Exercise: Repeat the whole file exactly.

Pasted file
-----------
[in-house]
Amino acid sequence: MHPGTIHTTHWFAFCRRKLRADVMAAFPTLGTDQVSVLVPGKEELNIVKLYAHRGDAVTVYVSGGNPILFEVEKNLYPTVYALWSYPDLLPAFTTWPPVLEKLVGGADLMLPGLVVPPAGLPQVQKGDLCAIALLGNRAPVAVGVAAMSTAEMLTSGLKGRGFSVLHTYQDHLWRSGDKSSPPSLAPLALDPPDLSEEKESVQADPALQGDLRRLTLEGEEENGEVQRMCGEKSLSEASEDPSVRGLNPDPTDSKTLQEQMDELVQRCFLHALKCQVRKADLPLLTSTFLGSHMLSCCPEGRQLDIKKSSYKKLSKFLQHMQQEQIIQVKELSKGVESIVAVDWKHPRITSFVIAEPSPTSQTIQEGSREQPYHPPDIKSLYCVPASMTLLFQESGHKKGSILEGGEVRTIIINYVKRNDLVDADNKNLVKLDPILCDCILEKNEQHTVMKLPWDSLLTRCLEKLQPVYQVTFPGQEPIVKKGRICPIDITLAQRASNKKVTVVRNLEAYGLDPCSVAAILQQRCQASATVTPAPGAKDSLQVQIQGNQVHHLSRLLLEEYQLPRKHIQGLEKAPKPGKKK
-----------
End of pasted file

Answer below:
[in-house]
Amino acid sequence: MHPGTIHTTHWFAFCRRKLRADVMAAFPTLGTDQVSVLVPGKEELNIVKLYAHRGDAVTVYVSGGNPILFEVEKNLYPTVYALWSYPDLLPAFTTWPPVLEKLVGGADLMLPGLVVPPAGLPQVQKGDLCAIALLGNRAPVAVGVAAMSTAEMLTSGLKGRGFSVLHTYQDHLWRSGDKSSPPSLAPLALDPPDLSEEKESVQADPALQGDLRRLTLEGEEENGEVQRMCGEKSLSEASEDPSVRGLNPDPTDSKTLQEQMDELVQRCFLHALKCQVRKADLPLLTSTFLGSHMLSCCPEGRQLDIKKSSYKKLSKFLQHMQQEQIIQVKELSKGVESIVAVDWKHPRITSFVIAEPSPTSQTIQEGSREQPYHPPDIKSLYCVPASMTLLFQESGHKKGSILEGGEVRTIIINYVKRNDLVDADNKNLVKLDPILCDCILEKNEQHTVMKLPWDSLLTRCLEKLQPVYQVTFPGQEPIVKKGRICPIDITLAQRASNKKVTVVRNLEAYGLDPCSVAAILQQRCQASATVTPAPGAKDSLQVQIQGNQVHHLSRLLLEEYQLPRKHIQGLEKAPKPGKKK